Posted by: David Kiley on February 1, 2008
Volkswagen, once again, appears to be turning to the Beetle to boost its fortunes.
Automotive News reported that a new brand campaign from Volkswagen hitting the airwaves and other media in February will feature a classic Beetle that talks, named “Max,” who plays the role of a talk-show host.
It is part of an advertising overhaul in which VW is changing its ad slogan to “Das Auto.” It had been using “Drivers Wanted” for more than a decade, but agency Crispin Porter + Bogusky has been de-emphasizing the line.
Of course, the Beetle is the undeniable iconic representation of the Volkswagen brand. In the early 1990s when Volkswagen’s future in the U.S. was so much in doubt because of tanking sales, it was the concept-car design of what became the “New Beetle” that saved Volkswagen. The debut of the concept, which led to the production car being sold today, generated so much attention and goodwill around the VW brand that people flocked to VW dealerships even before the car went on sale in 1999. After that, many went to VW dealerships to see the New Beetle, but manay went away with the Jettas and Passats.
Volkswagen in Germany has long been ambivalent about the Beetle. To many German executives, the car represents Germany’s past, and a dark past. The Beetle, of course, was hatched as Hitler’s “people’s car.” After the war, the cars dominated German streets, as well as those of other European countries. It became the top import sold in the U.S. in the 1960s and early 1970s. As beloved as the car was, German car executives by the late 1960s and 70s were anxious to turn the page on the utilitarian little car. It went out of production for the U.S. in 1979, but continued to be sold in developing markets—notably Mexico, where it was still built until 2003. But the car’s story has never been far from the surface of the brand no matter what the company does in terms of new products and marketing.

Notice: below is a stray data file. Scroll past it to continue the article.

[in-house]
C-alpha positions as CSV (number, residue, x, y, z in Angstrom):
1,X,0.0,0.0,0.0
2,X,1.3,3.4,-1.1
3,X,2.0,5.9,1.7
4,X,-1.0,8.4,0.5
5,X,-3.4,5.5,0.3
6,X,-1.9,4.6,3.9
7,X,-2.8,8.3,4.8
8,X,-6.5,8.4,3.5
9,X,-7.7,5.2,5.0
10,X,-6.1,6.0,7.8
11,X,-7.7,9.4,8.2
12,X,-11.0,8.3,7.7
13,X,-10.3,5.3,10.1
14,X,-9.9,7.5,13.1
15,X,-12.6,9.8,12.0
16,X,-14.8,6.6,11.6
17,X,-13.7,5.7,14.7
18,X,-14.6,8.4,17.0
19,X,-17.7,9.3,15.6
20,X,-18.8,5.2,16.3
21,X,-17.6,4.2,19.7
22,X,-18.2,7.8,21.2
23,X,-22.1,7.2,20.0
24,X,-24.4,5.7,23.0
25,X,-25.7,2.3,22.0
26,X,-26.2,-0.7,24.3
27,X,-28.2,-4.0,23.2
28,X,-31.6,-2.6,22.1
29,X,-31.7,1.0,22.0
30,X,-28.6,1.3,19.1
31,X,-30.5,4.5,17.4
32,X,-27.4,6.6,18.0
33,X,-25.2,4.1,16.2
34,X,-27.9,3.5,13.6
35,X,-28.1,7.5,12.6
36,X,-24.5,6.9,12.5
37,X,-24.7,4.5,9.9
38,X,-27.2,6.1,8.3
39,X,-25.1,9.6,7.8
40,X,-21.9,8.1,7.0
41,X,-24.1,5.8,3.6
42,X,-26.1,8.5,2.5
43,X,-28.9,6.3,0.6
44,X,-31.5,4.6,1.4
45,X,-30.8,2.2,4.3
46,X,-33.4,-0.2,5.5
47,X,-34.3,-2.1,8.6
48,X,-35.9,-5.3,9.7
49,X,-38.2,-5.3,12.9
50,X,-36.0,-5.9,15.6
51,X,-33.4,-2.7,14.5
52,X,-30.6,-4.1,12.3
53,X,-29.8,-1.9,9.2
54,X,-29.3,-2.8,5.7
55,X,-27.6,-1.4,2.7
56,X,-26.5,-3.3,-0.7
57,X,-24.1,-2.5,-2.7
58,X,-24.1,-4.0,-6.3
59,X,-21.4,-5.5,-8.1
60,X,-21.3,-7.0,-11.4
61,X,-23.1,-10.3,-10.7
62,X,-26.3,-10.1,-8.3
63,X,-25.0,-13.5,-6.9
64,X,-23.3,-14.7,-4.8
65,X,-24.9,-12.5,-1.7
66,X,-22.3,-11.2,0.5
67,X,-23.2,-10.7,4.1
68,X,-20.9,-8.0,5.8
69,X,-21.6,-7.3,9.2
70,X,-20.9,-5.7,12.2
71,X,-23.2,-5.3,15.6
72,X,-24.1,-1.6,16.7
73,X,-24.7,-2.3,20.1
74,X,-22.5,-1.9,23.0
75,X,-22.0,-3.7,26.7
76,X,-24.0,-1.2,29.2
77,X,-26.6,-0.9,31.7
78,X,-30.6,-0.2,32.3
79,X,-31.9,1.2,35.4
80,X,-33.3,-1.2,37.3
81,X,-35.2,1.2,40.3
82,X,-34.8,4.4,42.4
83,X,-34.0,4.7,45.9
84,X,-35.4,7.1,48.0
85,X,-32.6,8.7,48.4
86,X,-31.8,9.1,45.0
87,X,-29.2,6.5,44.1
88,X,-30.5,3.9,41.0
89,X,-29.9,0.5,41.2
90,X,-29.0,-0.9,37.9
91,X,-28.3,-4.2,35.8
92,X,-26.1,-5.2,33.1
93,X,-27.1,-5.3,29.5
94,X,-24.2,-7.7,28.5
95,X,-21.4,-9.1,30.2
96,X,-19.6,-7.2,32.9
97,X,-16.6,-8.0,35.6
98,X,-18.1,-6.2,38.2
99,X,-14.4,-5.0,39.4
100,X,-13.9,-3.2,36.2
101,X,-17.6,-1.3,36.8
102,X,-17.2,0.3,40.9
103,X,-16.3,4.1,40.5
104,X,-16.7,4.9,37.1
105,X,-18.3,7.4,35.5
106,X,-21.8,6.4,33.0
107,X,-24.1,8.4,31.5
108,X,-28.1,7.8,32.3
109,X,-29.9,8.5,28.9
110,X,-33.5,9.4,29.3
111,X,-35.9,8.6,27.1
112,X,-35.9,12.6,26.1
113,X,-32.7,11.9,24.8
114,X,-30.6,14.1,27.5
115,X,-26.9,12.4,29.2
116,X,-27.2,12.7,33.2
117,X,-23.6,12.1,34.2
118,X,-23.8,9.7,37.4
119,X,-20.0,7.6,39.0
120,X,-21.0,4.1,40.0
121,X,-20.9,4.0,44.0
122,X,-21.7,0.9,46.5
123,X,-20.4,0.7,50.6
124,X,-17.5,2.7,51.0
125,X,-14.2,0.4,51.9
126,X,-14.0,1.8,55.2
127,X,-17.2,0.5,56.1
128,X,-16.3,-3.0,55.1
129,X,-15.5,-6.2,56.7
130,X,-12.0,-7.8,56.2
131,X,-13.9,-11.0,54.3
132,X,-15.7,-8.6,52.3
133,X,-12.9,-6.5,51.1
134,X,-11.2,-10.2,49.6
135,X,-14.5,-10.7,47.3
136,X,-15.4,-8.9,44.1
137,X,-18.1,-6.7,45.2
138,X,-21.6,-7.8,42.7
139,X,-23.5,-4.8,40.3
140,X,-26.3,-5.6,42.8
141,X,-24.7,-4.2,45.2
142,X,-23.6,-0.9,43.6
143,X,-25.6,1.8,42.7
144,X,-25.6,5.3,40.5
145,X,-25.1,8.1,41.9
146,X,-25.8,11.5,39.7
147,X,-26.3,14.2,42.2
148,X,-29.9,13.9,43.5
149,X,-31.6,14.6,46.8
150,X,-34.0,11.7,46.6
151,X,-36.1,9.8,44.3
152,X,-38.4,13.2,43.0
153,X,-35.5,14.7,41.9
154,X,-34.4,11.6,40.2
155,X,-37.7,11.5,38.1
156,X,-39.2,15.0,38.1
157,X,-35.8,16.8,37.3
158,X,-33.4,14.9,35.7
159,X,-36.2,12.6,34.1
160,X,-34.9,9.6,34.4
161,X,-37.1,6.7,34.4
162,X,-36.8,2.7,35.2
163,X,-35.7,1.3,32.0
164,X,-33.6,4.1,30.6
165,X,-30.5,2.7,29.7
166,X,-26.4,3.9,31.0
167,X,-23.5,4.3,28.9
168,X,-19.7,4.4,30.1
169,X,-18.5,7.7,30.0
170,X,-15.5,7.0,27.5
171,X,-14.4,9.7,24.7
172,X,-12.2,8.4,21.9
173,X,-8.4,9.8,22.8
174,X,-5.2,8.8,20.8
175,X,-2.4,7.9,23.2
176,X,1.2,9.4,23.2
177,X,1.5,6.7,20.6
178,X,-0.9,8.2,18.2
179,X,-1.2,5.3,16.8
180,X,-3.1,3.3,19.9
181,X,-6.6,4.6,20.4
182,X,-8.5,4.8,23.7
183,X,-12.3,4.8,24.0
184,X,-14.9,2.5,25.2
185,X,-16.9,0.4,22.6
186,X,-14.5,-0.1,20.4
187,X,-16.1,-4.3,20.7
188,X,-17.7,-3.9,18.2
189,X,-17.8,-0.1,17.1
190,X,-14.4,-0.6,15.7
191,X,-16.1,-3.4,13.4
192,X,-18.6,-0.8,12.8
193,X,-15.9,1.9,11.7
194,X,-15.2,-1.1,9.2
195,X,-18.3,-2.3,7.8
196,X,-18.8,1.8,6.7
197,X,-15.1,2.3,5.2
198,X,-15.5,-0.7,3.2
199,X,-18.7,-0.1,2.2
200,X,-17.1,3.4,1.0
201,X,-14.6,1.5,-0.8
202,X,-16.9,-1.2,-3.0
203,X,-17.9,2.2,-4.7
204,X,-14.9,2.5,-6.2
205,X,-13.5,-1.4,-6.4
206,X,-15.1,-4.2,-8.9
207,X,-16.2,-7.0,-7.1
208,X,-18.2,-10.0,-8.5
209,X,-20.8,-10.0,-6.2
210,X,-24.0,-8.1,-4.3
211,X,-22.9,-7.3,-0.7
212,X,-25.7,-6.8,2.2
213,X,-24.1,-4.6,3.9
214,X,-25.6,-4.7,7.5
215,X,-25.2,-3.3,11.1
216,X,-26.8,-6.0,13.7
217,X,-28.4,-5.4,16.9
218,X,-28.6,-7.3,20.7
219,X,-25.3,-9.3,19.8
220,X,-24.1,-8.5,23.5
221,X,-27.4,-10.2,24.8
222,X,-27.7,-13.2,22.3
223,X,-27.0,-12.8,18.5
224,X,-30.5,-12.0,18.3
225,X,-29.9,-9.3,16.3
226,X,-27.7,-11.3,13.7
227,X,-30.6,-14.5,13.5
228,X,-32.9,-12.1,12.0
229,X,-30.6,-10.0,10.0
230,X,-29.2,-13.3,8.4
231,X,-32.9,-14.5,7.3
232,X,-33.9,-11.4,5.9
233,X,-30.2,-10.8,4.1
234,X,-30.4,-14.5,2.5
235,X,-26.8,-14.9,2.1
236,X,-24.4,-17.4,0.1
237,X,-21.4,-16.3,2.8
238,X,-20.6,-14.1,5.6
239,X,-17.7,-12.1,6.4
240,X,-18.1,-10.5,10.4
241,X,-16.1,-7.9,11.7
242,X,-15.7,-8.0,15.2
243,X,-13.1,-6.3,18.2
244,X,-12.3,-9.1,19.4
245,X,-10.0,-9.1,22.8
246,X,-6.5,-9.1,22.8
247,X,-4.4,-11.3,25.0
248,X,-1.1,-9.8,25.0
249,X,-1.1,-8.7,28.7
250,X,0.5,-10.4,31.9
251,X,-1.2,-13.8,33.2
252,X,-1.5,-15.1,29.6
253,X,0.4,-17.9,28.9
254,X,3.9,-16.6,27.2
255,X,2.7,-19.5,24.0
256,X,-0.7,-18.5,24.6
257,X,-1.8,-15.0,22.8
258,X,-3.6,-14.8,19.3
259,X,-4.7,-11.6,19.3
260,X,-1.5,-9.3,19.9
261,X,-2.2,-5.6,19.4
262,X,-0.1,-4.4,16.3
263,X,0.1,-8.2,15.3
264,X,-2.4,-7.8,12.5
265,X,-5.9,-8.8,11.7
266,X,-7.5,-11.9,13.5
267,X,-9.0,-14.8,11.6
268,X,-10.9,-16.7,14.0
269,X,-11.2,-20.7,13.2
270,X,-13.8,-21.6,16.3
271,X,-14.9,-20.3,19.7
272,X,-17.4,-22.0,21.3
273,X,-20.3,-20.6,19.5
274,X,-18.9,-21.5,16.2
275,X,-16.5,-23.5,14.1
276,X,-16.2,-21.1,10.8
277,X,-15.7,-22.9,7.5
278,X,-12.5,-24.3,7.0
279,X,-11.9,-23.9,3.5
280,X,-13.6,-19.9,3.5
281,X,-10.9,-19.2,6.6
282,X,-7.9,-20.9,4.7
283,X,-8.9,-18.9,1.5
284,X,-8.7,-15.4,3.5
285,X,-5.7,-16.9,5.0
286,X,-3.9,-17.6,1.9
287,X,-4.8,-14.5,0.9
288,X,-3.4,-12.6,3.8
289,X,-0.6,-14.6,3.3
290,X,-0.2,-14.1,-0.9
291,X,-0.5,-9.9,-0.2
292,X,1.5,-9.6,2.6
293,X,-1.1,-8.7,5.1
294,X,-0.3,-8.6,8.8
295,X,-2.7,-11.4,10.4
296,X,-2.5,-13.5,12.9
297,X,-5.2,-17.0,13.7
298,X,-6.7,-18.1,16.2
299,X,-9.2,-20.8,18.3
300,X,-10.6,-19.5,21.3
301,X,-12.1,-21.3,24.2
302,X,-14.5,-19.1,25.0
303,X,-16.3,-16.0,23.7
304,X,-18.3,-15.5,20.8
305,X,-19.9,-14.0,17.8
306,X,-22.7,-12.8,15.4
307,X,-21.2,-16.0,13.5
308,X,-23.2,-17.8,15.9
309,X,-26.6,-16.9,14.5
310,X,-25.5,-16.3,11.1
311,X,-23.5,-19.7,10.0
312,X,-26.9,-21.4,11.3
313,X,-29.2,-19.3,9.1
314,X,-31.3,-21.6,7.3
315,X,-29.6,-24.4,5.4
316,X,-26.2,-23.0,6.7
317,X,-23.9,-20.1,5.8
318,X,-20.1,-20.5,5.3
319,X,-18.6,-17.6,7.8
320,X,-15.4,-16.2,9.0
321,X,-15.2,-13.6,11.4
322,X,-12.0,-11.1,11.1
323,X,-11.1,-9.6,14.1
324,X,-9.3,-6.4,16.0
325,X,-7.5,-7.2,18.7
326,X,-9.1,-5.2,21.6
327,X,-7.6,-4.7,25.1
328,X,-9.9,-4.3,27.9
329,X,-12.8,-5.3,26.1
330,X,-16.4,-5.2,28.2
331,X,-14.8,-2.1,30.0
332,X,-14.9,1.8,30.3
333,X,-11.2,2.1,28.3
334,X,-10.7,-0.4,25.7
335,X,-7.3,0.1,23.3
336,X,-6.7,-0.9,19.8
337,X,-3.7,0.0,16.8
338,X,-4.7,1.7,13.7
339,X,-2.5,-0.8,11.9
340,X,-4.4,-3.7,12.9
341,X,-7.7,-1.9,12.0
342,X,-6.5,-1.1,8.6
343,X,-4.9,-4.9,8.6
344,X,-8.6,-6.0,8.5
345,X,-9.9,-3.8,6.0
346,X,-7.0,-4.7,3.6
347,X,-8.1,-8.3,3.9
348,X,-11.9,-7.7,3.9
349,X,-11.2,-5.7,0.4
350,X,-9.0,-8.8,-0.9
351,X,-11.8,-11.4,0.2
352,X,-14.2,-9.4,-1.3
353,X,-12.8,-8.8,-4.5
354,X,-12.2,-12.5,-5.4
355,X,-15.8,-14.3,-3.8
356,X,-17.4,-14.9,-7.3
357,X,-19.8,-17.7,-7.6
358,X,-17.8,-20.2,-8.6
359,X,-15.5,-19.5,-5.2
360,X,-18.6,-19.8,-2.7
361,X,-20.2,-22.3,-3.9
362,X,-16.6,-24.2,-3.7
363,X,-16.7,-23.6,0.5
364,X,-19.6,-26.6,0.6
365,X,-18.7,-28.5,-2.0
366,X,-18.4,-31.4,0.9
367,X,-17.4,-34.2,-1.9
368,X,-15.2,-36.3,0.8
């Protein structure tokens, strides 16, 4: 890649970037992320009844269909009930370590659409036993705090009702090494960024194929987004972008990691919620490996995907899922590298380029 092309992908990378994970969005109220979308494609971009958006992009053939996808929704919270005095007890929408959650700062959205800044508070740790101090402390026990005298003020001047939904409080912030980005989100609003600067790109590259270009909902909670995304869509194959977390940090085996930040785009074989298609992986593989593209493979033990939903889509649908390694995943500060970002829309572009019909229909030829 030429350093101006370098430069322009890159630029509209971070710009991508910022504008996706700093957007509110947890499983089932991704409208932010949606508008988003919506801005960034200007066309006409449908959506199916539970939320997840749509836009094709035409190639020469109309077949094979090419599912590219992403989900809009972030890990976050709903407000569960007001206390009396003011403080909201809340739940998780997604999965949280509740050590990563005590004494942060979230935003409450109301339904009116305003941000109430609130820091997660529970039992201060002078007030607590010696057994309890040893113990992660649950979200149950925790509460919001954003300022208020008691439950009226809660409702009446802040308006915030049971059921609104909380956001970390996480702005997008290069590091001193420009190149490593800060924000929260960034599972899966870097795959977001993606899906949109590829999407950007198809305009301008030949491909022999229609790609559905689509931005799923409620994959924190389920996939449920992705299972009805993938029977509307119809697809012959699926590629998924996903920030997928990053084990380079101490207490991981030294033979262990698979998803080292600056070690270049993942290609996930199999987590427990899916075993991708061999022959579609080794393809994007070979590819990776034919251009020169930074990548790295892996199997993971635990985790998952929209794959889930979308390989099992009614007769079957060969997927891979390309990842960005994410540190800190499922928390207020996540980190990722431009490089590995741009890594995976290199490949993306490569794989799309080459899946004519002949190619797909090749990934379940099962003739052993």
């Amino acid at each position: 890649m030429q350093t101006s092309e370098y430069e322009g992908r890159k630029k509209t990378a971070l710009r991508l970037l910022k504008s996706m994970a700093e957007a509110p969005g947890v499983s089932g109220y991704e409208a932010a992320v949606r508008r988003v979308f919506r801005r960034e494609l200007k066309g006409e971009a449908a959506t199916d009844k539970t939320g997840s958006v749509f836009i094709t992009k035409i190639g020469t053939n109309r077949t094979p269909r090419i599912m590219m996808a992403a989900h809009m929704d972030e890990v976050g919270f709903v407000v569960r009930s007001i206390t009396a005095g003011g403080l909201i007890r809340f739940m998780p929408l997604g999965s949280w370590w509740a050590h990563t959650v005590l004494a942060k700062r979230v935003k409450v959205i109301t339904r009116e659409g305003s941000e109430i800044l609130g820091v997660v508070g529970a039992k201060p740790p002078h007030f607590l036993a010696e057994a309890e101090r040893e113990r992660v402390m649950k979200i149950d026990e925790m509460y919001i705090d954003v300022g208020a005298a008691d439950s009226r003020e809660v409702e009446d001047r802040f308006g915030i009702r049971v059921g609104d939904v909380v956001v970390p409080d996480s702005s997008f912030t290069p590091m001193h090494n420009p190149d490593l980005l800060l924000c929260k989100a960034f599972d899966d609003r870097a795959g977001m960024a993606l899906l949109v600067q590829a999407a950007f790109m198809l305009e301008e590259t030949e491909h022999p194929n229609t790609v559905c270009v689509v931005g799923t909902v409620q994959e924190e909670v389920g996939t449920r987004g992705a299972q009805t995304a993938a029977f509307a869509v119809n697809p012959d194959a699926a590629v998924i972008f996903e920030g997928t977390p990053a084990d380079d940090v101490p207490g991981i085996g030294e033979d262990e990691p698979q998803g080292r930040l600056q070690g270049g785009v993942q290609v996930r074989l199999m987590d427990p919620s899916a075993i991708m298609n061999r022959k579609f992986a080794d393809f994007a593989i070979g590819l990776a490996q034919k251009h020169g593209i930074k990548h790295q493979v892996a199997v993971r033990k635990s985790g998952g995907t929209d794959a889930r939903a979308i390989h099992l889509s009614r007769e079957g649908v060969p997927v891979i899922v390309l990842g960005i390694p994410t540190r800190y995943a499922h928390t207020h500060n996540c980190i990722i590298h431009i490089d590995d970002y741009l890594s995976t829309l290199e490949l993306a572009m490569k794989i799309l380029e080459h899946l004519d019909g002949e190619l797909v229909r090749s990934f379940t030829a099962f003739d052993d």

Today, VW is losing close to $1 billion a year in the U.S. And sales have fallen by more than 100,000 units a year in the last few years. The company no has a bold product and sales plans that calls for many more products for the U.S. market and 800,000 sales a year by 2018.
New Volkswagen America chief Stefan Jacoby has said that he plans to drive a refurbishment of the current New Beetle, and not turn the brand’s back on its Beetle heritage.
I’ll reserve judgment on the ads until I actually see them. But I’m wondering, without a fresh New Beetle design, how effective resurrecting the classic Beetle will be in driving VW’s sales. Part of the problem, as I have seen it, with VW’s marketing is a lack of consistency. In 2006, the company went from a funny campaign for the GTI featuring a blonde domintrix named Helga and effete engineer named Wolfgang to startling ads showing how well VW’s withstood side-impact crashes. Then there was a baffling effort featuring heavy-metal rocker Slash offering free guitars with cars.
I think the public has lost the plot with the VW brand.
And when they go to the Internet to comparison shop, they don’t find favorable ratings for quality, reliability and service. That is in stark contrast to the experience most people remember with their classic Beetles.